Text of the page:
the chinks had pointed heads.
    and the blacks didnt even look real.
    then i came across the golden child, blond hair blue eyes.
    what a relief.
    get the fuck back to youre own countries if you heat us so much restructure, you dont belong here and never will!

  18. jonpincus Says:

    glad you like it! yes this was just the bibliography … if only we could have gotten even a small fraction of those folks together …

    There were actually two sessions. One was a panel with Ann Bartow of Feminist Law Professors and Elizabeth Englander of Massachusetts Aggression Reduction Center. I wound up filling in as moderator when Jennifer Urban couldn’t make it. Ann talked about her experiences moderating, including reading some of the hate mail she got — people were visibly shocked. If I recall correctly she also proposed a legal approach to limiting hate speech. Elizabeth talked about cyberbullying and had excellent data, something almost none of the audience had seen at the time. There was a lot of discussion of the Lori Drew case as well.

    The other session was at the workshop on social networks. I co-moderated with moot of 4chan. Will Bower dialed in to talk about the Hillary Clinton Facebook group getting overrun by trolls. At the end of the afternoon Elizabeth Stark led a brainstorming of Designing Social Networking Tools for Activism and we came up with some great recommendations for better and finer-grained moderation tools as well as the possibility of positive incentive systems. It’s interesting how little the state of the art on tools has moved since then — or for that matter since message boards a decade ago.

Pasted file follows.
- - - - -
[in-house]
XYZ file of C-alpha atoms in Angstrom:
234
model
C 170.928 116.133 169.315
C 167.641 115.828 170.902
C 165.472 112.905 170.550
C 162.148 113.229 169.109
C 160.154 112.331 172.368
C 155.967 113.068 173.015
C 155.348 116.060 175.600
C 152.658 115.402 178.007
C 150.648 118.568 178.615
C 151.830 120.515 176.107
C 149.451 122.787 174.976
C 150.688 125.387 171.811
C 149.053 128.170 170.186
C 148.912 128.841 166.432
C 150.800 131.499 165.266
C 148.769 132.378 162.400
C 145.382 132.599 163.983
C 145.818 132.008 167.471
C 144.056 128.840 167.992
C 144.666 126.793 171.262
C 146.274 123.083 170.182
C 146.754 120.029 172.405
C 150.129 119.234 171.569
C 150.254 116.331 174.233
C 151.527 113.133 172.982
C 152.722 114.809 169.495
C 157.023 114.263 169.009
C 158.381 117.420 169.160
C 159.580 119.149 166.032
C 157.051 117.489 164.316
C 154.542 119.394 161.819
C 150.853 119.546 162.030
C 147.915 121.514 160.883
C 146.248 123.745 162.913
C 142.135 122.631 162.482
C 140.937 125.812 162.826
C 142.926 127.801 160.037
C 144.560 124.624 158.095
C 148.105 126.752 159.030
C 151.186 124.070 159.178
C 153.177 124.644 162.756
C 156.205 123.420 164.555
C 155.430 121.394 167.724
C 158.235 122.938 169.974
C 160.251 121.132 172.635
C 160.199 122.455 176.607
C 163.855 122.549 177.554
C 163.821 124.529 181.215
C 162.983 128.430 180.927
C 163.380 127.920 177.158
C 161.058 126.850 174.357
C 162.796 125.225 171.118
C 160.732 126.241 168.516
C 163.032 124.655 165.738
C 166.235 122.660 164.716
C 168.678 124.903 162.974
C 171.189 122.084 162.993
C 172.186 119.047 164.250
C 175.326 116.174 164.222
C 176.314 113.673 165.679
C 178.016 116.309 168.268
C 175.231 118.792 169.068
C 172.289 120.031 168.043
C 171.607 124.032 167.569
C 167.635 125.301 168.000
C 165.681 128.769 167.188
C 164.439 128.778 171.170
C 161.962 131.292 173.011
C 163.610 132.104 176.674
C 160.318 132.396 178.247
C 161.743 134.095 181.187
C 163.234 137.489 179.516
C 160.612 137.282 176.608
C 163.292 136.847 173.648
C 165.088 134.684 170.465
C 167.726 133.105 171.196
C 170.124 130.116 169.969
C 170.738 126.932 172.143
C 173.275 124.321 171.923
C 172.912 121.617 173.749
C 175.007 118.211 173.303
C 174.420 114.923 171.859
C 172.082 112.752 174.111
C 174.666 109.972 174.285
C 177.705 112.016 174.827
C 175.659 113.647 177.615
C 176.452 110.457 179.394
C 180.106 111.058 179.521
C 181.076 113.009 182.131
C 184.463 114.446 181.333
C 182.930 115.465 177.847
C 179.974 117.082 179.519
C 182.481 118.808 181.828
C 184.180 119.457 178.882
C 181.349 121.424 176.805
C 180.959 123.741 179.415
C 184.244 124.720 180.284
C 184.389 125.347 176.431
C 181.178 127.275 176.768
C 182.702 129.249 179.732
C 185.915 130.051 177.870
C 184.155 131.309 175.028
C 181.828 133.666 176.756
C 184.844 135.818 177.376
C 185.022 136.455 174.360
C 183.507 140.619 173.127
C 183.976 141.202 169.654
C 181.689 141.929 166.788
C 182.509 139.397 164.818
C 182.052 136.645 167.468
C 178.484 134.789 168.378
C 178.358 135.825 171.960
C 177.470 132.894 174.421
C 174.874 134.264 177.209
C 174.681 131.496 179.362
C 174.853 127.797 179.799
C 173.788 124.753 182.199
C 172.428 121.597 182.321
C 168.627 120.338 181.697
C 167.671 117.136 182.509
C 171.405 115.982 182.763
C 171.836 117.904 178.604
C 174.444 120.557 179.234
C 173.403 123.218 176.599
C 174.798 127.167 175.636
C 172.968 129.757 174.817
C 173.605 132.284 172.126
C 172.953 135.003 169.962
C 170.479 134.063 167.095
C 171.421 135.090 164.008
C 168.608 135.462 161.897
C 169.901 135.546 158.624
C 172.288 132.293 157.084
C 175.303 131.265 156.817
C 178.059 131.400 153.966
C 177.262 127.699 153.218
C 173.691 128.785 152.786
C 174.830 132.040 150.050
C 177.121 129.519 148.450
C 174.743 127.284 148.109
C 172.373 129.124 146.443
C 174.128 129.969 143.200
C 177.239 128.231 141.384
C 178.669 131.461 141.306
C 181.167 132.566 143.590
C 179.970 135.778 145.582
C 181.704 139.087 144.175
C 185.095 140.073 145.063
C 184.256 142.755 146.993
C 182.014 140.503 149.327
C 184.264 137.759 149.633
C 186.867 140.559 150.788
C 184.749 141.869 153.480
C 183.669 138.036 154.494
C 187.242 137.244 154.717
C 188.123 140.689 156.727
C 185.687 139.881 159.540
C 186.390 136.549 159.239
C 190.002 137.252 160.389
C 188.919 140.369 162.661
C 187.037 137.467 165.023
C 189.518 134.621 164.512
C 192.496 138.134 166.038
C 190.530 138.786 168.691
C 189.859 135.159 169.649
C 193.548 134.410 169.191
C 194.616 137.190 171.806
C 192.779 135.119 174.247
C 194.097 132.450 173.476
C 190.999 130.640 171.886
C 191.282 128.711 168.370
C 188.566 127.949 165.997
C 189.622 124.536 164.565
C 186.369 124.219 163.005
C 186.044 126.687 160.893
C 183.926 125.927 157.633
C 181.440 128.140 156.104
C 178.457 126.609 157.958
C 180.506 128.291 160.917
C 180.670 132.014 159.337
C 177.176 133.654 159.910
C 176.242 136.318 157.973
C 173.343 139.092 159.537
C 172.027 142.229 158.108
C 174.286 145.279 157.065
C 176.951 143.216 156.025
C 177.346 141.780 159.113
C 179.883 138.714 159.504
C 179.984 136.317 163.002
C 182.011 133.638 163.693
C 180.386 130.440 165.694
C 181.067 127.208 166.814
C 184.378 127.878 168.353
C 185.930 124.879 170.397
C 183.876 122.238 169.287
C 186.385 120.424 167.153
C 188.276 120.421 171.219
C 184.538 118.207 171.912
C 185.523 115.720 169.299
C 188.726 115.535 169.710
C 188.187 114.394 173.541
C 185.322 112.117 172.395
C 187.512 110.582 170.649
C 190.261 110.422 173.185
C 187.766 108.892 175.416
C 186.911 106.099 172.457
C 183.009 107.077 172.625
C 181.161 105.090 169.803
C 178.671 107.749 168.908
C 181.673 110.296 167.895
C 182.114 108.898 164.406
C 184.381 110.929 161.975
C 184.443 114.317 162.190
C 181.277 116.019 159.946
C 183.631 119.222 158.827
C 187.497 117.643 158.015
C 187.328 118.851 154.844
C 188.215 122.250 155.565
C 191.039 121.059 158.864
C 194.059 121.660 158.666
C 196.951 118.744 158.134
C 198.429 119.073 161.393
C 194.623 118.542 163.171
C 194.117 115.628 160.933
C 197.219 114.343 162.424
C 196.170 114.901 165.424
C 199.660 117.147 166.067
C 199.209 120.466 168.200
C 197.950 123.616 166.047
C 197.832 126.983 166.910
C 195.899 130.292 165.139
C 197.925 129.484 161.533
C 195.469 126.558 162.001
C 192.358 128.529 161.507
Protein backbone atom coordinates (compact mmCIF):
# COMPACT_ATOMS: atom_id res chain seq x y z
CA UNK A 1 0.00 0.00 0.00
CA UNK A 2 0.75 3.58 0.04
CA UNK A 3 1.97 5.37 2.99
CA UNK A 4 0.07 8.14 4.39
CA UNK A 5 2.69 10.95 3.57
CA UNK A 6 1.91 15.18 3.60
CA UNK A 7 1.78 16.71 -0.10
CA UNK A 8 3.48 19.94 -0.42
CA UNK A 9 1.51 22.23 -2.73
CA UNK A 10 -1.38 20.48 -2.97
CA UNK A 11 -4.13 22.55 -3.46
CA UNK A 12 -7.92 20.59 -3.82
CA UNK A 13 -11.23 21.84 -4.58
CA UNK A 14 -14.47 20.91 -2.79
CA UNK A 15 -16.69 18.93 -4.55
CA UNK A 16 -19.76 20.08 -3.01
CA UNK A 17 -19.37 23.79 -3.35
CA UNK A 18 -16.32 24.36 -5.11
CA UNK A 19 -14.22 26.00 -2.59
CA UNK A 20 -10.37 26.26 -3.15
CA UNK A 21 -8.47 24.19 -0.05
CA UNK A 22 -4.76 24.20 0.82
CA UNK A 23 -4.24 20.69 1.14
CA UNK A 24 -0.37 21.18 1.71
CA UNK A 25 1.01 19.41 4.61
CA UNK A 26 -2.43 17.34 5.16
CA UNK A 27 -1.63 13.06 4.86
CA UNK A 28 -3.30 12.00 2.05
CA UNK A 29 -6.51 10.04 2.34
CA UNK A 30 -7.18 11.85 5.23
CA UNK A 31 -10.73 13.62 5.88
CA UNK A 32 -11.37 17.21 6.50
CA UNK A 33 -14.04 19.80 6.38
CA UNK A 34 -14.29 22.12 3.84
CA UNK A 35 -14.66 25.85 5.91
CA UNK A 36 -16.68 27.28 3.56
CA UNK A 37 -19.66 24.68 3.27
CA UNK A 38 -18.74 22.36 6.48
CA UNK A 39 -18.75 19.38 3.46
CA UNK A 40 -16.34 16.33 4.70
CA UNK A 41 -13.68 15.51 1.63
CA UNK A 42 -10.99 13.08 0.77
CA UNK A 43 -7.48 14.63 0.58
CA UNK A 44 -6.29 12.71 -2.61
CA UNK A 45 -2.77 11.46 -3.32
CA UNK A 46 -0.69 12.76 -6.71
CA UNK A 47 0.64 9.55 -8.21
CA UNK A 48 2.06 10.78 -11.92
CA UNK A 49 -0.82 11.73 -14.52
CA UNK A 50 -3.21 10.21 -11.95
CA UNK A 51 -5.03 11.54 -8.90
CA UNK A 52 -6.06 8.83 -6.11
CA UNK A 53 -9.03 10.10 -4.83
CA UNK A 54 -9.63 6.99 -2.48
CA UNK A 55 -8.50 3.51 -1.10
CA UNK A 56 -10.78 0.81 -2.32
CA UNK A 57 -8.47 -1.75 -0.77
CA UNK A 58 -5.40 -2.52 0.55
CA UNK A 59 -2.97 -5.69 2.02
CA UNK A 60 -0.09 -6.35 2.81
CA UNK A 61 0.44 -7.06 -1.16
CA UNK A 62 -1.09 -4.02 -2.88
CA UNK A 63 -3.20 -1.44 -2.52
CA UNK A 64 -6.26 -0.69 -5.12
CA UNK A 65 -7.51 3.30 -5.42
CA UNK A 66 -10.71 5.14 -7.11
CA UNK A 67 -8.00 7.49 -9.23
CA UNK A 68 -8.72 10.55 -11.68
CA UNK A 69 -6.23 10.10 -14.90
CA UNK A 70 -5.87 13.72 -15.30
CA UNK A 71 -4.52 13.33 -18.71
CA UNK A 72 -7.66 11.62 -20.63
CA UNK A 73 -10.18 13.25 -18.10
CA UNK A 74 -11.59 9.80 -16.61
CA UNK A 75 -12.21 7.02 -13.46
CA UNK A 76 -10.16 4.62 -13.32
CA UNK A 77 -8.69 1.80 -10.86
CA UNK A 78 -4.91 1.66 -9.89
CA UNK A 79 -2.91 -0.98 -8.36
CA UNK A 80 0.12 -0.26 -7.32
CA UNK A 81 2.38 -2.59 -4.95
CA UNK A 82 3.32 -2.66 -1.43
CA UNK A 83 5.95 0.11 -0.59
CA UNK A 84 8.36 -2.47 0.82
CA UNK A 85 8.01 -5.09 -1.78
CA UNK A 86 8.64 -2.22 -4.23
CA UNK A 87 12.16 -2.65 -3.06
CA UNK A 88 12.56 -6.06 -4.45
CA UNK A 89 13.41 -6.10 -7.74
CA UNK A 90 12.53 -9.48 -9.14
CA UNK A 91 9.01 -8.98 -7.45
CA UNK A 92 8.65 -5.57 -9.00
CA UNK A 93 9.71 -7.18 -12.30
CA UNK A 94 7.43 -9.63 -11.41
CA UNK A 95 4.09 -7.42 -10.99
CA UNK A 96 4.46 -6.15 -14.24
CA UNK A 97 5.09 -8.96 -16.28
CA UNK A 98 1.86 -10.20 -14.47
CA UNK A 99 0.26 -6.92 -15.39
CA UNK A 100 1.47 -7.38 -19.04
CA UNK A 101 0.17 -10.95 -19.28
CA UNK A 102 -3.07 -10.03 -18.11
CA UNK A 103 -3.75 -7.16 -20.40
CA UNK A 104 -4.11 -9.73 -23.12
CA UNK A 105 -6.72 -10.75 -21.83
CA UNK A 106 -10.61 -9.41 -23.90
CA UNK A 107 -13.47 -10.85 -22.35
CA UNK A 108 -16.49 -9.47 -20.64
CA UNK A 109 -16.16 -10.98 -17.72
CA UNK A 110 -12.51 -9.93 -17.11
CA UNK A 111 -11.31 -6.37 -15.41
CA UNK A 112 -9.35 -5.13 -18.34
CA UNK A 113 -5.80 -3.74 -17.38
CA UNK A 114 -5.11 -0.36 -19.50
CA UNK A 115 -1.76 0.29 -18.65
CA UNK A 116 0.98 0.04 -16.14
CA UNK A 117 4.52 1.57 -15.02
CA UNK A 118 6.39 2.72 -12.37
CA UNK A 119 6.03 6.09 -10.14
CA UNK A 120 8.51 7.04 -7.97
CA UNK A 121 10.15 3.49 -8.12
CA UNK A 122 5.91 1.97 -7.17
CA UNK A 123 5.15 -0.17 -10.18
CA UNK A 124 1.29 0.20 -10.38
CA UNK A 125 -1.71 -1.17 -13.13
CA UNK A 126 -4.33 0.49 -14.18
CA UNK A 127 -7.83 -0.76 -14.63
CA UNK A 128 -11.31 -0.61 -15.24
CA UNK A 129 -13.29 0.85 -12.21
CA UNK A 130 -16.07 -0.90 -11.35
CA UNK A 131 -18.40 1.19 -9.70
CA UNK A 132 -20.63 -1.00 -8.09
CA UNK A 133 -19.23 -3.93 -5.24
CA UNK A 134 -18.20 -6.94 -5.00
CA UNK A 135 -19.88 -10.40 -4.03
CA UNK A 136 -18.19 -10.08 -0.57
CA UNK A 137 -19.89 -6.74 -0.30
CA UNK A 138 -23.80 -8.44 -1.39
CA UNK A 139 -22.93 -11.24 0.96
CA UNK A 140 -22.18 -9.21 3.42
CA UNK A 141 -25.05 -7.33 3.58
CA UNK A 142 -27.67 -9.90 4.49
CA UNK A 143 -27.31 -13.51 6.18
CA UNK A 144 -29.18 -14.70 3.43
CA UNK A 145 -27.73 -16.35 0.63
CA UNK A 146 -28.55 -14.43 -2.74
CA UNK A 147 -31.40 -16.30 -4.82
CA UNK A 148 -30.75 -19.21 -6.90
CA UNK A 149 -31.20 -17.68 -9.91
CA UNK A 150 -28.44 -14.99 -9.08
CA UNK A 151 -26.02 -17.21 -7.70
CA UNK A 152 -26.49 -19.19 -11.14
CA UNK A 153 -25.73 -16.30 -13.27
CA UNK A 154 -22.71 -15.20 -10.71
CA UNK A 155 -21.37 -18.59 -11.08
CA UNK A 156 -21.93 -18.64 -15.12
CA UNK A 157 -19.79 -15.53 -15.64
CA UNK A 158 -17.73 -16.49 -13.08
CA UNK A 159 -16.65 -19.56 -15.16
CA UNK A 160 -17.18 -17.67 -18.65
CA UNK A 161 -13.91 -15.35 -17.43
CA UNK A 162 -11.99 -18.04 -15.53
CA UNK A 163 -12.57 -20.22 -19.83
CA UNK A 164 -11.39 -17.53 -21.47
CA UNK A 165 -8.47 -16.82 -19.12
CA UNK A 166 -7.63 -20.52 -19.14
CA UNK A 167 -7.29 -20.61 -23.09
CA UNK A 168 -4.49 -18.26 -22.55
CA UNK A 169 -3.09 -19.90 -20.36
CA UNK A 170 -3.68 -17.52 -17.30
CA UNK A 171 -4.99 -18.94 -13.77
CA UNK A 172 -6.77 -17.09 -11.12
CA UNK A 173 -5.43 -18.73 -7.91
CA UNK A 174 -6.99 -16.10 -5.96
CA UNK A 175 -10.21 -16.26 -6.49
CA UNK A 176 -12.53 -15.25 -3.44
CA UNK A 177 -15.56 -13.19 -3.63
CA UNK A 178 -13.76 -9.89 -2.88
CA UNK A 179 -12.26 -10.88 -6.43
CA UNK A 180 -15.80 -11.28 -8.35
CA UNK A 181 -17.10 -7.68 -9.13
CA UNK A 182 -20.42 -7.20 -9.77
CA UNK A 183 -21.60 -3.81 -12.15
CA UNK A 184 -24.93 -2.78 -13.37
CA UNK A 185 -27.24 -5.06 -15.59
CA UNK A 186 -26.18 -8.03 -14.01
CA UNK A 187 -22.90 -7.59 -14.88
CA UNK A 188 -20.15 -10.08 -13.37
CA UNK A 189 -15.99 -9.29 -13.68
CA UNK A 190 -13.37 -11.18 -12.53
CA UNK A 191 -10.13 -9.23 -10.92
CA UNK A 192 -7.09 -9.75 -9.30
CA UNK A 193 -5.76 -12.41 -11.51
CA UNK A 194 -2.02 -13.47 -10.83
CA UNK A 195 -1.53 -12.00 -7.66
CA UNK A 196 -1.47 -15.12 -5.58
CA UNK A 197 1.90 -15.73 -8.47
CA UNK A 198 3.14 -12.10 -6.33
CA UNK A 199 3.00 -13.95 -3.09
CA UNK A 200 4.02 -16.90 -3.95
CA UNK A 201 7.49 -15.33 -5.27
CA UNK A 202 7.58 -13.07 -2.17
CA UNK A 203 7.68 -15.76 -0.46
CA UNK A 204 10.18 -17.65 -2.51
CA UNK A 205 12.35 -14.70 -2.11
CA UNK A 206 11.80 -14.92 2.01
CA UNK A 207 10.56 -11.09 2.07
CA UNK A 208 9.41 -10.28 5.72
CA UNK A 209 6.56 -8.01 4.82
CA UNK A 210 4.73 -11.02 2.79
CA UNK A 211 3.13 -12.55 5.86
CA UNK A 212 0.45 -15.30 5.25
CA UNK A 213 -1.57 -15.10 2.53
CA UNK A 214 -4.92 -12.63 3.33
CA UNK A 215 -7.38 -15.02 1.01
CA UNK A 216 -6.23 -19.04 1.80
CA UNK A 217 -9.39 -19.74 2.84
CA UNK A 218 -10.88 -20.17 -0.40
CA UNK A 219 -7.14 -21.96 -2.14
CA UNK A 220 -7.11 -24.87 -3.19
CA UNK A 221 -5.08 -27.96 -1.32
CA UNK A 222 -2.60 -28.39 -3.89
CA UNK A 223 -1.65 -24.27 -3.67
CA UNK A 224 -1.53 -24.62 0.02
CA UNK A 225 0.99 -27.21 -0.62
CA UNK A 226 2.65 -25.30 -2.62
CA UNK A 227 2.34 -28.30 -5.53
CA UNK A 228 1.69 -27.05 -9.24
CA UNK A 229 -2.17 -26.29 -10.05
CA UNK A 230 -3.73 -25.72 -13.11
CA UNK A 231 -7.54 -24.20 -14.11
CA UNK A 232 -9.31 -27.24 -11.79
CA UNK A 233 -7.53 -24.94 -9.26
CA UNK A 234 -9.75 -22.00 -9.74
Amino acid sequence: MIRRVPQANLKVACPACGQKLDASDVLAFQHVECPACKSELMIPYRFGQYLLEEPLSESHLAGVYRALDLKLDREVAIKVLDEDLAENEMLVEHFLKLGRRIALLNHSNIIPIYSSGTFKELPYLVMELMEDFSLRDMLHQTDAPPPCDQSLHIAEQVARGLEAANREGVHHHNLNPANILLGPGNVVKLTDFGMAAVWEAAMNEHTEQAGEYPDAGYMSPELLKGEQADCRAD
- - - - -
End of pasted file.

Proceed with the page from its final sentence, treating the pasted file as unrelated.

19. Restructure! Says:

    Interesting!

    4chan’s /b/ appears to have a strong male bias, given the misogyny. It seems to have a white, heterosexual, cis bias too. Do you think it’s possible to have a collective ‘Anonymous’ that is more representative of the general population? Do you think the name ‘Anonymous’ welcomes white, heterosexual, cis men specifically (since giving indications that you are not all of these means you are giving identifying information that makes you less anonymous), or do you think the male bias is a side-effect of the porn content of the message board?